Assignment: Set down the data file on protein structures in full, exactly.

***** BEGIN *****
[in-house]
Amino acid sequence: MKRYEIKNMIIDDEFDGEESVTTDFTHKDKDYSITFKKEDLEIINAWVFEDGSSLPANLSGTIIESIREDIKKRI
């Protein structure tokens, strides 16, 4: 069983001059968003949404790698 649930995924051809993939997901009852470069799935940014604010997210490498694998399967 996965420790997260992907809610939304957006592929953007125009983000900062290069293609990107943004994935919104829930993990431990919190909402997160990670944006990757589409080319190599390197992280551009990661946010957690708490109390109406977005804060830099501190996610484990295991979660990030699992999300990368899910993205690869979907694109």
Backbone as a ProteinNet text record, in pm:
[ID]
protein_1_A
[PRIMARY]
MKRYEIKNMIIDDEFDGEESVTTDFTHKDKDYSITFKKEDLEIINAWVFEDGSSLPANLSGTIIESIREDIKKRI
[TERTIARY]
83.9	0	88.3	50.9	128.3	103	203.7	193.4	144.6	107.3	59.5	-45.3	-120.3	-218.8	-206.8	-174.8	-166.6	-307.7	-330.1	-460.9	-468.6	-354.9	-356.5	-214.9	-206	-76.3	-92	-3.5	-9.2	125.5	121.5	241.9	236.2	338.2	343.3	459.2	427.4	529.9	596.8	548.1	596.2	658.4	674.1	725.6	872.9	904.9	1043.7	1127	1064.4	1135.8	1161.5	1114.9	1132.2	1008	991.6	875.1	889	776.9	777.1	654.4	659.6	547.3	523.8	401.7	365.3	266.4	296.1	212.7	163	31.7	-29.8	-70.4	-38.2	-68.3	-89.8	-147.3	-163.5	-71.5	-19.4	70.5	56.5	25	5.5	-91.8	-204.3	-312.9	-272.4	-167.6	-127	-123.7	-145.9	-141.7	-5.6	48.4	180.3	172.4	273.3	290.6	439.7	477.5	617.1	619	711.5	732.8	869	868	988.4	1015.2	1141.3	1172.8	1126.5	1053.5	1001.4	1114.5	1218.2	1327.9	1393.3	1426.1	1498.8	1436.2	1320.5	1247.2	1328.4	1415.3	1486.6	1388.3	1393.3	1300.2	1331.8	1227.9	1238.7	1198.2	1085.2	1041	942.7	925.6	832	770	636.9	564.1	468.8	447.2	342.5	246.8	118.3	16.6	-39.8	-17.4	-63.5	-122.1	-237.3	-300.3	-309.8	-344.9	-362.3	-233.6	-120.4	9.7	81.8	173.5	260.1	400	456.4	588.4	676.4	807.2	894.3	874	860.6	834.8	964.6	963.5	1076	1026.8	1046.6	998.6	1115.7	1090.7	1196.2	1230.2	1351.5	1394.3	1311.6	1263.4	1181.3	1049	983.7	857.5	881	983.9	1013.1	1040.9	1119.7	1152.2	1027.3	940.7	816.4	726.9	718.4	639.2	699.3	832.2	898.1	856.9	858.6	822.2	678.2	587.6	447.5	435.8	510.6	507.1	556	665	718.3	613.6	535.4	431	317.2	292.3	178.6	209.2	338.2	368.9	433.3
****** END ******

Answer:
[in-house]
Amino acid sequence: MKRYEIKNMIIDDEFDGEESVTTDFTHKDKDYSITFKKEDLEIINAWVFEDGSSLPANLSGTIIESIREDIKKRI
């Protein structure tokens, strides 16, 4: 069983001059968003949404790698 649930995924051809993939997901009852470069799935940014604010997210490498694998399967 996965420790997260992907809610939304957006592929953007125009983000900062290069293609990107943004994935919104829930993990431990919190909402997160990670944006990757589409080319190599390197992280551009990661946010957690708490109390109406977005804060830099501190996610484990295991979660990030699992999300990368899910993205690869979907694109």
Backbone as a ProteinNet text record, in pm:
[ID]
protein_1_A
[PRIMARY]
MKRYEIKNMIIDDEFDGEESVTTDFTHKDKDYSITFKKEDLEIINAWVFEDGSSLPANLSGTIIESIREDIKKRI
[TERTIARY]
83.9	0	88.3	50.9	128.3	103	203.7	193.4	144.6	107.3	59.5	-45.3	-120.3	-218.8	-206.8	-174.8	-166.6	-307.7	-330.1	-460.9	-468.6	-354.9	-356.5	-214.9	-206	-76.3	-92	-3.5	-9.2	125.5	121.5	241.9	236.2	338.2	343.3	459.2	427.4	529.9	596.8	548.1	596.2	658.4	674.1	725.6	872.9	904.9	1043.7	1127	1064.4	1135.8	1161.5	1114.9	1132.2	1008	991.6	875.1	889	776.9	777.1	654.4	659.6	547.3	523.8	401.7	365.3	266.4	296.1	212.7	163	31.7	-29.8	-70.4	-38.2	-68.3	-89.8	-147.3	-163.5	-71.5	-19.4	70.5	56.5	25	5.5	-91.8	-204.3	-312.9	-272.4	-167.6	-127	-123.7	-145.9	-141.7	-5.6	48.4	180.3	172.4	273.3	290.6	439.7	477.5	617.1	619	711.5	732.8	869	868	988.4	1015.2	1141.3	1172.8	1126.5	1053.5	1001.4	1114.5	1218.2	1327.9	1393.3	1426.1	1498.8	1436.2	1320.5	1247.2	1328.4	1415.3	1486.6	1388.3	1393.3	1300.2	1331.8	1227.9	1238.7	1198.2	1085.2	1041	942.7	925.6	832	770	636.9	564.1	468.8	447.2	342.5	246.8	118.3	16.6	-39.8	-17.4	-63.5	-122.1	-237.3	-300.3	-309.8	-344.9	-362.3	-233.6	-120.4	9.7	81.8	173.5	260.1	400	456.4	588.4	676.4	807.2	894.3	874	860.6	834.8	964.6	963.5	1076	1026.8	1046.6	998.6	1115.7	1090.7	1196.2	1230.2	1351.5	1394.3	1311.6	1263.4	1181.3	1049	983.7	857.5	881	983.9	1013.1	1040.9	1119.7	1152.2	1027.3	940.7	816.4	726.9	718.4	639.2	699.3	832.2	898.1	856.9	858.6	822.2	678.2	587.6	447.5	435.8	510.6	507.1	556	665	718.3	613.6	535.4	431	317.2	292.3	178.6	209.2	338.2	368.9	433.3